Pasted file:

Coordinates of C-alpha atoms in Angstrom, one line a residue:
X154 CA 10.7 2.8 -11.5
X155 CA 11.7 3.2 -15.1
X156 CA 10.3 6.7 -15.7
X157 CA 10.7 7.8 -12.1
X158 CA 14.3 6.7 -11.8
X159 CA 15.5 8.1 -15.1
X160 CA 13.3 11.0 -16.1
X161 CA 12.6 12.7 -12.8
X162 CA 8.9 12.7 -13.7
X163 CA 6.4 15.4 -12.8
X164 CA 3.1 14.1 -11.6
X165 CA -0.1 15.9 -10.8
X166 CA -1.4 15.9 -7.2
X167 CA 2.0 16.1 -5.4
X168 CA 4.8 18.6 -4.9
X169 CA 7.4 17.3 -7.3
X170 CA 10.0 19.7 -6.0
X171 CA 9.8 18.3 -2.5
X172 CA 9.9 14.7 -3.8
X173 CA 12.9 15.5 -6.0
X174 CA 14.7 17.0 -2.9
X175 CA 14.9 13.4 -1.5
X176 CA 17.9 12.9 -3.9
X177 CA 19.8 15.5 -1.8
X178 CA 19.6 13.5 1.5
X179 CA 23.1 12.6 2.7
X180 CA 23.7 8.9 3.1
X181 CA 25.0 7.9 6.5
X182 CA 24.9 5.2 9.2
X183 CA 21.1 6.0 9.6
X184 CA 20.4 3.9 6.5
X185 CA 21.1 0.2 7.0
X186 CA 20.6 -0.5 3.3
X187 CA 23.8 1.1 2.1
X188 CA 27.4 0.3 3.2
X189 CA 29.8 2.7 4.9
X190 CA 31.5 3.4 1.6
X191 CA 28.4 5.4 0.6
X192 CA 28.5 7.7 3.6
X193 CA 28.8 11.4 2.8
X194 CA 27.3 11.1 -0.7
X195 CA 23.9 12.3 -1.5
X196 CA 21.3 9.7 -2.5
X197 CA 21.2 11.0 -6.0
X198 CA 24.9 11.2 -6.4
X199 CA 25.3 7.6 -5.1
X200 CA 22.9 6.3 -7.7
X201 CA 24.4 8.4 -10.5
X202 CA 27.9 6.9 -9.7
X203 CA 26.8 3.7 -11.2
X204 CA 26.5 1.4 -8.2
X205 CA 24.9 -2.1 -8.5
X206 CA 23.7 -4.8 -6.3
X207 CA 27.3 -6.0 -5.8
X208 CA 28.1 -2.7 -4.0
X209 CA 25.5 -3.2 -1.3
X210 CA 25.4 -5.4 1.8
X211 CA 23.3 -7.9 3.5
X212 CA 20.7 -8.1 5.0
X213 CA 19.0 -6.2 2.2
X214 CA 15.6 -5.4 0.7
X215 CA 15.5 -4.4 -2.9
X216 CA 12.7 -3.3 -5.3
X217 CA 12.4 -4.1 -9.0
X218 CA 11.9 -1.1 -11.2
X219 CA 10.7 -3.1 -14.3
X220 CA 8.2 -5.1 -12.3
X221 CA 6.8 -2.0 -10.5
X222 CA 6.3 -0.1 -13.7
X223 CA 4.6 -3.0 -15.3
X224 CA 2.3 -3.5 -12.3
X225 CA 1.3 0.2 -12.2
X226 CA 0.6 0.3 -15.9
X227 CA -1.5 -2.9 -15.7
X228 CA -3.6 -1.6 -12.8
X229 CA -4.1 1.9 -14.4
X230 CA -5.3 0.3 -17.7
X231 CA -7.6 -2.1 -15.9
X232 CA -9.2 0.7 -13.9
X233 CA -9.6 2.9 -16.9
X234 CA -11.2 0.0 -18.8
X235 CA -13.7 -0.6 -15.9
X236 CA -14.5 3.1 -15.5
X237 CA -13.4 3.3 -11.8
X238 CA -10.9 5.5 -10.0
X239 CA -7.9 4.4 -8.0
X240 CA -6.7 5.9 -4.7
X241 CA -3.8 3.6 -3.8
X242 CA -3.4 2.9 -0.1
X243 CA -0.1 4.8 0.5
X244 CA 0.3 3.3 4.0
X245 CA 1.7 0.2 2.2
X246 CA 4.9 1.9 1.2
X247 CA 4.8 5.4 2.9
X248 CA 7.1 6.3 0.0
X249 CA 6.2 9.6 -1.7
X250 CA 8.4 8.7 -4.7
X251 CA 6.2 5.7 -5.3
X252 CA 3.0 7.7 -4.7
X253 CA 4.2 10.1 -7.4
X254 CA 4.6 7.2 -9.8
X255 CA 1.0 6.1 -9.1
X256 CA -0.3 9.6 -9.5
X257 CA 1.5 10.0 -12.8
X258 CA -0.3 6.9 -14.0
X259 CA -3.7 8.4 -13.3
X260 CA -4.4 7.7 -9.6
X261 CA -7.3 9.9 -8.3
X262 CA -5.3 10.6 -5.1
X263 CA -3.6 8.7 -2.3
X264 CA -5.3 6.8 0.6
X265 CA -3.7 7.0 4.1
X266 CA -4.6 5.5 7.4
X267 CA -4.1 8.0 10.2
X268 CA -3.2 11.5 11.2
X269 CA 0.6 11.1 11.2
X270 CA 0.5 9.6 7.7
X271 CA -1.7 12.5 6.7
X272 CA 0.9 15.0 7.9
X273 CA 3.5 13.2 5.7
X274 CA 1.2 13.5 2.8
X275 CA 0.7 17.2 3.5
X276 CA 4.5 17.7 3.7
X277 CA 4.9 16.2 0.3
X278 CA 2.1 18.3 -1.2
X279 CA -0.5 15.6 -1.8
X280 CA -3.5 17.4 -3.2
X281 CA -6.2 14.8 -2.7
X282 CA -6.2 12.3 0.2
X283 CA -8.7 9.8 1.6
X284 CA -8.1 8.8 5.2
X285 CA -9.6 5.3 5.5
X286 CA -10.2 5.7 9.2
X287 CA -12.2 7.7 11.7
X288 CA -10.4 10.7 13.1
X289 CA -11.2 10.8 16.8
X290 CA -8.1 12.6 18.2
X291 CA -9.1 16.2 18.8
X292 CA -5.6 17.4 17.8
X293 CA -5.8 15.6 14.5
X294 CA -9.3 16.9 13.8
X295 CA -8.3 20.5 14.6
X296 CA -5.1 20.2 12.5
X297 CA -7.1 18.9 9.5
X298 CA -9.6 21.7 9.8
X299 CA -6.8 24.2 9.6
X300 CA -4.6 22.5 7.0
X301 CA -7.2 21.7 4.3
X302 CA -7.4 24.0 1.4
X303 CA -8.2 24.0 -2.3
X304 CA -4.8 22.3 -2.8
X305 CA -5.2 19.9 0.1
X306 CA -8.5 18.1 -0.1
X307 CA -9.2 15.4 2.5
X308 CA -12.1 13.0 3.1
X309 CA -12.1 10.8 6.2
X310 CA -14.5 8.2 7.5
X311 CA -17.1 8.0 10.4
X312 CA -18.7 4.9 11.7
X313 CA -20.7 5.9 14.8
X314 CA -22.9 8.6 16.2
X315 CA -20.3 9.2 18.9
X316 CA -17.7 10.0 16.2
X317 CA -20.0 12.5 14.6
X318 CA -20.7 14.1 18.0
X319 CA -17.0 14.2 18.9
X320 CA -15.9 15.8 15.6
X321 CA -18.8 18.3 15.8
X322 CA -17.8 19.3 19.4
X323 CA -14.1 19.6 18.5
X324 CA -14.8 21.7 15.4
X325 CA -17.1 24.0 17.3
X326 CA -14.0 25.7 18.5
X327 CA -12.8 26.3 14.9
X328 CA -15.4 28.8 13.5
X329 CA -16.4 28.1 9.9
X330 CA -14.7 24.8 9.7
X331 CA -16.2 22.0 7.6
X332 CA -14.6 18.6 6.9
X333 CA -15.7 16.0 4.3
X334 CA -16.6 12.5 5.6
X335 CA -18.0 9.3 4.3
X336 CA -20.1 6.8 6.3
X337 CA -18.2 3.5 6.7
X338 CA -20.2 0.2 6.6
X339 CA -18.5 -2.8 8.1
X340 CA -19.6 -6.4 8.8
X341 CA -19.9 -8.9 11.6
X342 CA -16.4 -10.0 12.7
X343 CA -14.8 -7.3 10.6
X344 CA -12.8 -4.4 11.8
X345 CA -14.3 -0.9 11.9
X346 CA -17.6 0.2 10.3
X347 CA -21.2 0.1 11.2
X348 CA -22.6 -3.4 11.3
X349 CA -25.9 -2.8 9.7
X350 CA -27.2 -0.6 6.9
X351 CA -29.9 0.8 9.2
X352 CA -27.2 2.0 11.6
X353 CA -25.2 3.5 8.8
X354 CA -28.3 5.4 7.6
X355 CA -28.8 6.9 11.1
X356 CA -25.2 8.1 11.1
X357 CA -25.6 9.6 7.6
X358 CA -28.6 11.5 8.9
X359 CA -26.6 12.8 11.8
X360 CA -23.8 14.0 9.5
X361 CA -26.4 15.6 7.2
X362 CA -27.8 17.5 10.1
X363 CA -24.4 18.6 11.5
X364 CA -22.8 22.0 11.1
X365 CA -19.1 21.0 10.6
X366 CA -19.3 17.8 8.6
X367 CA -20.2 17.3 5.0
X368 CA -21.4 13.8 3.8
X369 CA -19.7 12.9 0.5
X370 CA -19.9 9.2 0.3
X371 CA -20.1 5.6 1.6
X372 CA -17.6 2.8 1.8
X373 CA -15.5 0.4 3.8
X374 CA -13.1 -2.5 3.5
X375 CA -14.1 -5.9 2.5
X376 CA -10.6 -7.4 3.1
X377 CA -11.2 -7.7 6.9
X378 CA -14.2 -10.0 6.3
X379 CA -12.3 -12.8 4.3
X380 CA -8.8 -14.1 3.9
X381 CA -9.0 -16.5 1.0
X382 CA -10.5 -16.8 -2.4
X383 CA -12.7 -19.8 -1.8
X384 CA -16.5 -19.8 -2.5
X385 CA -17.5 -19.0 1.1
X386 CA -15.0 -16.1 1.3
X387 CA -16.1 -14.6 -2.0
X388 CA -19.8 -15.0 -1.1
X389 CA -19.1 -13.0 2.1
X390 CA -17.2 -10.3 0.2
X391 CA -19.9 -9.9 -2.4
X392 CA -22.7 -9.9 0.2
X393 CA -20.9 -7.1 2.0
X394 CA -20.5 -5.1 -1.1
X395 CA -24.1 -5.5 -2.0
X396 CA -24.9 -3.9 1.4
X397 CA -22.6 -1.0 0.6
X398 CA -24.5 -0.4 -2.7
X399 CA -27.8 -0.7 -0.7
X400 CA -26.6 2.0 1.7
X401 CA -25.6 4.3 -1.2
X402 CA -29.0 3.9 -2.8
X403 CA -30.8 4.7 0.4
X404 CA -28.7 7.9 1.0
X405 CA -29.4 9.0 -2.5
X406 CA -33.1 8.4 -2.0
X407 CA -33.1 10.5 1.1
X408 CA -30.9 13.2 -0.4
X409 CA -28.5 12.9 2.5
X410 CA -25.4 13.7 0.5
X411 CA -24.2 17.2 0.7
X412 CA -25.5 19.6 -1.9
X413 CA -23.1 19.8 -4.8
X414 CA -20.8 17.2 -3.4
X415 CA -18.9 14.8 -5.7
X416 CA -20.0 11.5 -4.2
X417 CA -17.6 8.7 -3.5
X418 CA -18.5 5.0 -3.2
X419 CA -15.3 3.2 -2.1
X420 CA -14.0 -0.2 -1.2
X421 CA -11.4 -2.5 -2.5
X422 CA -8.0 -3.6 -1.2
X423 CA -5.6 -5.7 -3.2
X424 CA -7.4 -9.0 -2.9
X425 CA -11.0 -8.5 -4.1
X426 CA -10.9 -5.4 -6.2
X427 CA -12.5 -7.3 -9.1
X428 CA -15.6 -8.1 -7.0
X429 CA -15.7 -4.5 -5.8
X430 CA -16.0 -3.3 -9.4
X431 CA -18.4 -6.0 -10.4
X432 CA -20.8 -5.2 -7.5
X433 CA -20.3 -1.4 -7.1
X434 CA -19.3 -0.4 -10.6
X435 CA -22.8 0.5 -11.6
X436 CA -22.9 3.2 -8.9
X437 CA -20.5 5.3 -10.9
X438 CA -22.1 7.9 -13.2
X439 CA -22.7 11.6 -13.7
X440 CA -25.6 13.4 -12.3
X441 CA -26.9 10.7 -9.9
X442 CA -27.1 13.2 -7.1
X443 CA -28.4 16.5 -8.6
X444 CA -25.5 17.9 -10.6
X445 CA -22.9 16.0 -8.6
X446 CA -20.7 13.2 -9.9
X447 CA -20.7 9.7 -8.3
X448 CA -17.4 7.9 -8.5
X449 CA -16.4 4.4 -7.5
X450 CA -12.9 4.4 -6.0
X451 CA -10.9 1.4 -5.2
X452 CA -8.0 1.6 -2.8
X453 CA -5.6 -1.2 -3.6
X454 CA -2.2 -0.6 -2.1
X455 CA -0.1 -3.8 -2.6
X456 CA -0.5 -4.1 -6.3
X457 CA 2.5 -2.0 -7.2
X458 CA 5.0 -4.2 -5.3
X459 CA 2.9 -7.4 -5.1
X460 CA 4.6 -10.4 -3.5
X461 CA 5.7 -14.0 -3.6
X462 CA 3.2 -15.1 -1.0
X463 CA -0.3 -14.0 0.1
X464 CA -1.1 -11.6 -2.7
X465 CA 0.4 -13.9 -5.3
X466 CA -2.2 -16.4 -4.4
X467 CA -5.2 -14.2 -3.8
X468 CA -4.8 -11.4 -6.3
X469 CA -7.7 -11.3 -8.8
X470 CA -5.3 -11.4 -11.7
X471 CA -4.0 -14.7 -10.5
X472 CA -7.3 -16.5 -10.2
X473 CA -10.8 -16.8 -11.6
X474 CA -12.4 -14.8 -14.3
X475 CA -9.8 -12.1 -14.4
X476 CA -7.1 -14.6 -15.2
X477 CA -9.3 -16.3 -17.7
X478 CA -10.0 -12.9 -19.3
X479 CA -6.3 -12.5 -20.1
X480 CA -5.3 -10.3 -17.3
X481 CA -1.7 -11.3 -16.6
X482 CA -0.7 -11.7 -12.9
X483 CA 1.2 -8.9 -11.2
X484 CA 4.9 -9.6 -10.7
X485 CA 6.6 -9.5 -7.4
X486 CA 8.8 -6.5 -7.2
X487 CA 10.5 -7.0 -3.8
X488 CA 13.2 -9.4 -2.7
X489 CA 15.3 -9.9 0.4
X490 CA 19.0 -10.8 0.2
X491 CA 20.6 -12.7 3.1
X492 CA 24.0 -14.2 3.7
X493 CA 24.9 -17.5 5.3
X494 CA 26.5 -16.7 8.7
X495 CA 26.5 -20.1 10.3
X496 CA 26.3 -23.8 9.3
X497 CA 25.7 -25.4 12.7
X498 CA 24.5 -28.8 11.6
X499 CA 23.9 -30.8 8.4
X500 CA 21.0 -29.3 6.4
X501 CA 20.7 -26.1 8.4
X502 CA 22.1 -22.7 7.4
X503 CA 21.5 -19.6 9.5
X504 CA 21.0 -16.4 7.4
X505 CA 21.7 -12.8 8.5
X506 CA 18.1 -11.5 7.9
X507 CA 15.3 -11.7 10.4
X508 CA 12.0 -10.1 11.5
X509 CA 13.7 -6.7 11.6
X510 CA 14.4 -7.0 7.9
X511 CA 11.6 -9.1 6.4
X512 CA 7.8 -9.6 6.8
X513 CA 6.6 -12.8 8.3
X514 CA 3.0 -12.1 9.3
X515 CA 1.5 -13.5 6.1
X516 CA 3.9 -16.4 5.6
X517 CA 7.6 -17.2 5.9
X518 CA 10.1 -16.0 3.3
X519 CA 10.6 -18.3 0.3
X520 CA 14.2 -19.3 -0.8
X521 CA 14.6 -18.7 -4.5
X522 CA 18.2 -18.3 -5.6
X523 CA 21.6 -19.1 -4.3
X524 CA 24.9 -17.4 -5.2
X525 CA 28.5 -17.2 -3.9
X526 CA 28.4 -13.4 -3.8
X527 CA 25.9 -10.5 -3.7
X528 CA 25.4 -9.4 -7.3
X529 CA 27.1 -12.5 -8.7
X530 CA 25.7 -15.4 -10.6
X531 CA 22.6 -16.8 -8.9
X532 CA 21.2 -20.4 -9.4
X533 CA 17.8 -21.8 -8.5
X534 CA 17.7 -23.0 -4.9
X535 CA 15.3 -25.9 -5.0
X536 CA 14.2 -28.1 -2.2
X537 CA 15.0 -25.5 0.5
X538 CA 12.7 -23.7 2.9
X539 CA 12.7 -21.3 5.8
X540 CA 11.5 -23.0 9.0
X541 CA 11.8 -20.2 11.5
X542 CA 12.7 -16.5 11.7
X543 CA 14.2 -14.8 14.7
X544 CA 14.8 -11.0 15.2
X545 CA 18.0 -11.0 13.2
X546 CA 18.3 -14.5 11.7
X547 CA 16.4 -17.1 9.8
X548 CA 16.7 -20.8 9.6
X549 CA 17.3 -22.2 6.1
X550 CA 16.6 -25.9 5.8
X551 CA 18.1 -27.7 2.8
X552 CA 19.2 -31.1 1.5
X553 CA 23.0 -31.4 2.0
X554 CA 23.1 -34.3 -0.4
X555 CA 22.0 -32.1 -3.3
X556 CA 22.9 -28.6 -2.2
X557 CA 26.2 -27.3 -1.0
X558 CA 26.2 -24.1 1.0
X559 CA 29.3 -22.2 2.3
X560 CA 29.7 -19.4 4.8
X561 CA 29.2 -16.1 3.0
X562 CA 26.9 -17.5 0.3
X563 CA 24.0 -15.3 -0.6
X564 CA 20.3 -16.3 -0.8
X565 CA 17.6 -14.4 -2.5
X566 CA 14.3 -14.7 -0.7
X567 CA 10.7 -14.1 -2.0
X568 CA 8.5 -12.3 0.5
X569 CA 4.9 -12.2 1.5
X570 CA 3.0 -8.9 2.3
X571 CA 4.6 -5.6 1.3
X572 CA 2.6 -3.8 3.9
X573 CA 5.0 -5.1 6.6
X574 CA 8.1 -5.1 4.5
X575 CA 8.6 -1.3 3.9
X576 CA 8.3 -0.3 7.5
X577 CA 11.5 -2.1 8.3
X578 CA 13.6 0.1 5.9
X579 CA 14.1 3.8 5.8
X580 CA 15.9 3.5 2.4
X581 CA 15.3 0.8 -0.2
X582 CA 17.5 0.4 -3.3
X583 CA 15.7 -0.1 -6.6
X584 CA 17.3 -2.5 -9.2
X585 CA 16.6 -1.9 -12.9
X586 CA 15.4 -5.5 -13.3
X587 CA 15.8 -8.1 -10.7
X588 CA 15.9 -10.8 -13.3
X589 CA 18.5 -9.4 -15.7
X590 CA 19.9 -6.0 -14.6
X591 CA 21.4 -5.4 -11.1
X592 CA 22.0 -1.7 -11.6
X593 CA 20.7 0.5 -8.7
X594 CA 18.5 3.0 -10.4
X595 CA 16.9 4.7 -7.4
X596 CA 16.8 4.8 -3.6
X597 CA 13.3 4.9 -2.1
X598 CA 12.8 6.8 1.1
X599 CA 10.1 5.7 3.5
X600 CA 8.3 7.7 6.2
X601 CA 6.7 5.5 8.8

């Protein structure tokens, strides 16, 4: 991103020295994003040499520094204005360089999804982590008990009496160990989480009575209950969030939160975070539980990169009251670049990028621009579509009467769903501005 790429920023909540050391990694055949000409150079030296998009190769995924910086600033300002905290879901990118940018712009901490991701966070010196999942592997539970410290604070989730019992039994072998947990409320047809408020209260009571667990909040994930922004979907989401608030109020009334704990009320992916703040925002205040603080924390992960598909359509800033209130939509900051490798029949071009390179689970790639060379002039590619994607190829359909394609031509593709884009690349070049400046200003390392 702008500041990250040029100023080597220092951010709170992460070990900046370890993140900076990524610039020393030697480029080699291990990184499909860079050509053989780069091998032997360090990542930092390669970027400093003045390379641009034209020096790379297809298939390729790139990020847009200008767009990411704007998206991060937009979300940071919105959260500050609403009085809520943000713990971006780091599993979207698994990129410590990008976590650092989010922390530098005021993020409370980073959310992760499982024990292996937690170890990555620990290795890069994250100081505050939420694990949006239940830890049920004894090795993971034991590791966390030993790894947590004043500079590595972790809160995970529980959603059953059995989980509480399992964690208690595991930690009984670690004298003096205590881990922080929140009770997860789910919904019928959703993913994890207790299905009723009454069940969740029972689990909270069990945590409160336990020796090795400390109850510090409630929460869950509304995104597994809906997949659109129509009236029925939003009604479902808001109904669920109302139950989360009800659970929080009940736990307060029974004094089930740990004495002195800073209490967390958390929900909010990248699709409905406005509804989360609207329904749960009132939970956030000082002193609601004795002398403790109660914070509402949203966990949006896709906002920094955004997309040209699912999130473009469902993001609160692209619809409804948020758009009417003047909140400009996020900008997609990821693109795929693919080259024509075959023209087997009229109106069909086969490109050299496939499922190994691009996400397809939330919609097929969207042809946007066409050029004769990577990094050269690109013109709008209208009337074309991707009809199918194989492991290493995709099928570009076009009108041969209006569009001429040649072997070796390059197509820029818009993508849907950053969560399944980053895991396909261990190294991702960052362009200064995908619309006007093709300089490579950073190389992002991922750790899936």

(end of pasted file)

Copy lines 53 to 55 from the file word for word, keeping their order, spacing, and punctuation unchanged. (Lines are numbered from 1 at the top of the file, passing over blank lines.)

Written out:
X205 CA 24.9 -2.1 -8.5
X206 CA 23.7 -4.8 -6.3
X207 CA 27.3 -6.0 -5.8